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Struggling Toshiba

This article is published in collaboration with Statista

by Katharina Buchholz

Japanese multinational Toshiba Corp. is in the news after its CEO Nobuaki Kurumatani resigned today. Kurumatani had been leading buyout talks with global fund CVC Capital Partners, before questions were raised about his role in the talks with his former employer. According to NDTV, two more funds are floating offers for Toshiba, potentially calling into question Kurumatani’s impartiality.

CVC’s plans for the company included turning it private, displeasing shareholders. The Wall Street Journal interprets Kurumatani’s departure as a sign of the power foreign shareholders have started to hold at struggling Japanese companies, which Toshiba is arguably among.

According to financial releases, Toshiba’s revenue has started to dwindle in recent years, decreasing from almost $60 billion in the 2008 fiscal year to just half of that in 2019 and even less expected for 2020. As seen in the data, Toshiba could not benefit from the consumer electronics gold rush of the COVID-19 pandemic, as it (successfully) spun off its semiconductor segment into Kioxia in 2018 and sold most of its laptop business the same year. Sharp acquired the remaining share of around 20 percent in mid-2020, ending the personal computer business for the company that was one of the laptop pioneers of the 1980s.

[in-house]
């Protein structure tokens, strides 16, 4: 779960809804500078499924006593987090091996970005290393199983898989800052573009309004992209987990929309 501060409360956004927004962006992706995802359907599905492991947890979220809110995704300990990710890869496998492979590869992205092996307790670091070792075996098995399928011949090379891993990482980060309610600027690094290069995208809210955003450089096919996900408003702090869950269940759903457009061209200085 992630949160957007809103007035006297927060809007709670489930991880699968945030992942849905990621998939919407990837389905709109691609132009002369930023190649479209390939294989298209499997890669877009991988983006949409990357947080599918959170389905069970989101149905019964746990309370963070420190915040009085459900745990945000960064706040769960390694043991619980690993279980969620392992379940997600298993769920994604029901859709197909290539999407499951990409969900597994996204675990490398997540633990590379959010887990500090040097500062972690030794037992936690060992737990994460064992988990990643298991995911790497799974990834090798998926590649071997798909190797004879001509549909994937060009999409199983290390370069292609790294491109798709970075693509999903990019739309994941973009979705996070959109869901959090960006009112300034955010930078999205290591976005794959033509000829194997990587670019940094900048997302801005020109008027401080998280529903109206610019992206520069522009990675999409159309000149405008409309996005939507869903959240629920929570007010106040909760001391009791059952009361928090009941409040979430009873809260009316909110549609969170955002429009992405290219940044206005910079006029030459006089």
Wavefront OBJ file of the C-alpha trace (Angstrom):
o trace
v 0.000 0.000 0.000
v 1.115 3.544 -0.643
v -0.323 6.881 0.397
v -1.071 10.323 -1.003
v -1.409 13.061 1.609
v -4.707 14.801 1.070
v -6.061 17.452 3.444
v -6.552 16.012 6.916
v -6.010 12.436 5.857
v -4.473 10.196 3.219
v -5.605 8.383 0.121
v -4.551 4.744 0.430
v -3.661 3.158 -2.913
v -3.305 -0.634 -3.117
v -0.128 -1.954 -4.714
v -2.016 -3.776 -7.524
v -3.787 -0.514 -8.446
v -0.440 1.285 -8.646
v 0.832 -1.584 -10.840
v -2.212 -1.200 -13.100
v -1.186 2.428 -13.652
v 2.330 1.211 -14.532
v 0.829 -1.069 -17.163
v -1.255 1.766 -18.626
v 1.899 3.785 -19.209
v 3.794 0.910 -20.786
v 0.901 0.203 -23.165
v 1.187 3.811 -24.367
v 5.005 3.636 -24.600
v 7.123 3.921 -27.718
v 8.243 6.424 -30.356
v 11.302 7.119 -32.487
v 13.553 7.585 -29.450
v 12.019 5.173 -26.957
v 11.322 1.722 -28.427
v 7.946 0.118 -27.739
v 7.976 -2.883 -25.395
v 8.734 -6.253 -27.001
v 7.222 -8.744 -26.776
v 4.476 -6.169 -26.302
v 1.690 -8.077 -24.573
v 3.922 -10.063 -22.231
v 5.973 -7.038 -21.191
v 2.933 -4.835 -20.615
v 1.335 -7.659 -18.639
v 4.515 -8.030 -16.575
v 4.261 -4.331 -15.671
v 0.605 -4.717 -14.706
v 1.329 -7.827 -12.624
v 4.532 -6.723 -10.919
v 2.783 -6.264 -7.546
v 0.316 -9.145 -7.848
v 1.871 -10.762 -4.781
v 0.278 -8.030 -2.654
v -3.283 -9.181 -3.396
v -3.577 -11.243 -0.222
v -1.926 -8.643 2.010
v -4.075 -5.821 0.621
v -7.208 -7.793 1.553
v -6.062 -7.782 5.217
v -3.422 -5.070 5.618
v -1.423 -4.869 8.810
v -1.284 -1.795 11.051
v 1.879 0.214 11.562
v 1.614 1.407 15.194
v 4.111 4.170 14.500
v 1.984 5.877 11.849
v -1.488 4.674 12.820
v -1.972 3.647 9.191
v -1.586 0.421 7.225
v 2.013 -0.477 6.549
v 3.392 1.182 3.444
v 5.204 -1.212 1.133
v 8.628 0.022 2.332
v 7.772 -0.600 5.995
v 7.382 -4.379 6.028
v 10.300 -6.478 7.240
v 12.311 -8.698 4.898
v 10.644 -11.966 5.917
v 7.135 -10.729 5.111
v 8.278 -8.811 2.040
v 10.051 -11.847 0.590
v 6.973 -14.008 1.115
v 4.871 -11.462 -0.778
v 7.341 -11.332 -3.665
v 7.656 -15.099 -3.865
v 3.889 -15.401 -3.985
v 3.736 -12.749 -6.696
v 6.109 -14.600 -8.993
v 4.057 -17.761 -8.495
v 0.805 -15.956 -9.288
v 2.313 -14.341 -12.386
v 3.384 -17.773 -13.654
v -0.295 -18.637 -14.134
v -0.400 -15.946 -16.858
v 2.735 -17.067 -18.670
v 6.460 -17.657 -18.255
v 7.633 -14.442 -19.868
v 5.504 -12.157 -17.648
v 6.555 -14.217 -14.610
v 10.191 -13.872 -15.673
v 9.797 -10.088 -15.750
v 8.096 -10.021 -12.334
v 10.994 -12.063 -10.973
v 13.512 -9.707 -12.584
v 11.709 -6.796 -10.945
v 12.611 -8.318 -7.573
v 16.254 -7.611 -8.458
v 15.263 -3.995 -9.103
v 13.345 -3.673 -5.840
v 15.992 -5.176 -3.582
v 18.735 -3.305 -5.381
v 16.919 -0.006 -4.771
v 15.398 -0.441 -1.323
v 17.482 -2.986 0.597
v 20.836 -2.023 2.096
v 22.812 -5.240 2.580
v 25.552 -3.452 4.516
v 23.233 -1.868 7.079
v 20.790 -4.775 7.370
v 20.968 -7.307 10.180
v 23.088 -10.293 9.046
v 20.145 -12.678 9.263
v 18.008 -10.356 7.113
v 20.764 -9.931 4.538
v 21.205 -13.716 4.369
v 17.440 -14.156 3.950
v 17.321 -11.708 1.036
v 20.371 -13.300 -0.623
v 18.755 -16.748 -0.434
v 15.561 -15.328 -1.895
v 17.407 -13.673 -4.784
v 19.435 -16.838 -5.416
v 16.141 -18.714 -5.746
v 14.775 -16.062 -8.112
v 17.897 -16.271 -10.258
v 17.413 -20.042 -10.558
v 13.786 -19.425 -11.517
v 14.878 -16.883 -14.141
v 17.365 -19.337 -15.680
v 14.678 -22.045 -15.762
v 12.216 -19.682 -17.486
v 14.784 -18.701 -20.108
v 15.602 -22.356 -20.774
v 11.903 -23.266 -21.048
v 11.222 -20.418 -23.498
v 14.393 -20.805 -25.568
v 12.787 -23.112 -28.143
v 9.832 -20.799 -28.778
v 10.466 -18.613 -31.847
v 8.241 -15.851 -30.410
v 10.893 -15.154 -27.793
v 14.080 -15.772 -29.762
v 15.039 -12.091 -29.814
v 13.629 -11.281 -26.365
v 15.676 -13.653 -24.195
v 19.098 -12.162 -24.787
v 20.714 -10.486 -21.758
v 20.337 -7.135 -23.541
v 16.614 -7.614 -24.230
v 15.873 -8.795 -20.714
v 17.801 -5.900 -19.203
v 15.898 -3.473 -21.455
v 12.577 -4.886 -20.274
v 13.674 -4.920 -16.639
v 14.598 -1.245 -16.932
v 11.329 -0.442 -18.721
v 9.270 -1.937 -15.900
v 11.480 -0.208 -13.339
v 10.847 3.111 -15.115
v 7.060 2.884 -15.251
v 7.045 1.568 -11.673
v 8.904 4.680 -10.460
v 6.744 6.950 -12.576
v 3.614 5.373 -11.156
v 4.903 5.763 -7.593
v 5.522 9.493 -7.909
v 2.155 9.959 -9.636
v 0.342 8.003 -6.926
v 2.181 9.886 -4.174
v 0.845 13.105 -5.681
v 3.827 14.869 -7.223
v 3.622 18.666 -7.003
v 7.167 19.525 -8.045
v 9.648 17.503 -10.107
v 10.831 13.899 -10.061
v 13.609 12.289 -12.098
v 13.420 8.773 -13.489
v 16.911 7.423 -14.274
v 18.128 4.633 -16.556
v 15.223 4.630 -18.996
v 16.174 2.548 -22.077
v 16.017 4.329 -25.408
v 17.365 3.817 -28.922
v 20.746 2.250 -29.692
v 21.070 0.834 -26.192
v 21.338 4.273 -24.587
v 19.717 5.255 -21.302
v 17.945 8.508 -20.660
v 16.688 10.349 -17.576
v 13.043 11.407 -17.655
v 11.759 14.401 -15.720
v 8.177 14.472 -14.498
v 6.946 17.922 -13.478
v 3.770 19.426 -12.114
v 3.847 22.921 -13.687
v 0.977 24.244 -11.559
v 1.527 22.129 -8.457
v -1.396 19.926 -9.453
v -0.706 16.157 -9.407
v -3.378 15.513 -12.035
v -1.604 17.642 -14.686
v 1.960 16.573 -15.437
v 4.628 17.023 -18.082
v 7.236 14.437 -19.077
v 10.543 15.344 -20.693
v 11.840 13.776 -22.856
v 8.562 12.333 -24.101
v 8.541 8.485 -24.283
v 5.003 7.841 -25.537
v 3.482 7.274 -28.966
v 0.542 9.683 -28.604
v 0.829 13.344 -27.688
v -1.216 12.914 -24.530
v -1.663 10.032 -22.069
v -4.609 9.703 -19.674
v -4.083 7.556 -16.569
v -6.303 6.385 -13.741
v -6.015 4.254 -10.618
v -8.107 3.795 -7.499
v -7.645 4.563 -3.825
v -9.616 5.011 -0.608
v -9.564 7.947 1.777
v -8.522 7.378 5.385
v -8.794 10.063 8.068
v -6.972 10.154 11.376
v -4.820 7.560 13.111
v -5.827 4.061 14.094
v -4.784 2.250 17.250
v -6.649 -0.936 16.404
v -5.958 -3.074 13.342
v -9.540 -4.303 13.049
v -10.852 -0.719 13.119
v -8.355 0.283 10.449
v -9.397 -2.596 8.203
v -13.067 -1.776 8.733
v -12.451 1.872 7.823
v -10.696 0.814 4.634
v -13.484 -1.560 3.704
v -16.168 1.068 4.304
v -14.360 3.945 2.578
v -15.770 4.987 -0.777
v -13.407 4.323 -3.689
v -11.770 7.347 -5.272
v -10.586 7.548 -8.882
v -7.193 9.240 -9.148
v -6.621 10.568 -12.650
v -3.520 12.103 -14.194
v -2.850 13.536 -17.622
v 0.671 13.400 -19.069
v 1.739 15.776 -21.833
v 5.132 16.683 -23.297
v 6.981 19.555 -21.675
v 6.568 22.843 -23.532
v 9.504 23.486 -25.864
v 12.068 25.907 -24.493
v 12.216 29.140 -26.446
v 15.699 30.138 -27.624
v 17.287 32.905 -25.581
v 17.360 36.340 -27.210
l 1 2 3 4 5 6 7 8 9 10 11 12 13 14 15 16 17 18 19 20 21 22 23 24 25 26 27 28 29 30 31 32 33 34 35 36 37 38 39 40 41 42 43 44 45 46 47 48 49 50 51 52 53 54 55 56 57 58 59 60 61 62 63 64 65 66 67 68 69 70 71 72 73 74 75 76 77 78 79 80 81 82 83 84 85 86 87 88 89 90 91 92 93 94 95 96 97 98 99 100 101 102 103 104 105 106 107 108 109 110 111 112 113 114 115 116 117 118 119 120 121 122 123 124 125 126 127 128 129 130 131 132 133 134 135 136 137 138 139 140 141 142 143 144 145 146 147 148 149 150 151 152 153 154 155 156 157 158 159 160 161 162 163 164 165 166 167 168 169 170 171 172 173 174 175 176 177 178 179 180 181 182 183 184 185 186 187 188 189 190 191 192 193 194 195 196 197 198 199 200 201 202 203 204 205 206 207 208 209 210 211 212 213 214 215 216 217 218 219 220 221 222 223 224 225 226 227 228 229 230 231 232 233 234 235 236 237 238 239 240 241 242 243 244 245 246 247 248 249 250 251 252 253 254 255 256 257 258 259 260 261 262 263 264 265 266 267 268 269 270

Outside of consumer tech, Toshiba’s nuclear energy business struggled majorly after the 2011 Fukushima nuclear disaster at Toshiba-owned plant and the 2017 bankruptcy of its U.S. nuclear energy subsidiary. Many nations including Japan are turning away from nuclear energy and Toshiba’s nuclear division has decommissioned nuclear plants, including the one in Fukushima.

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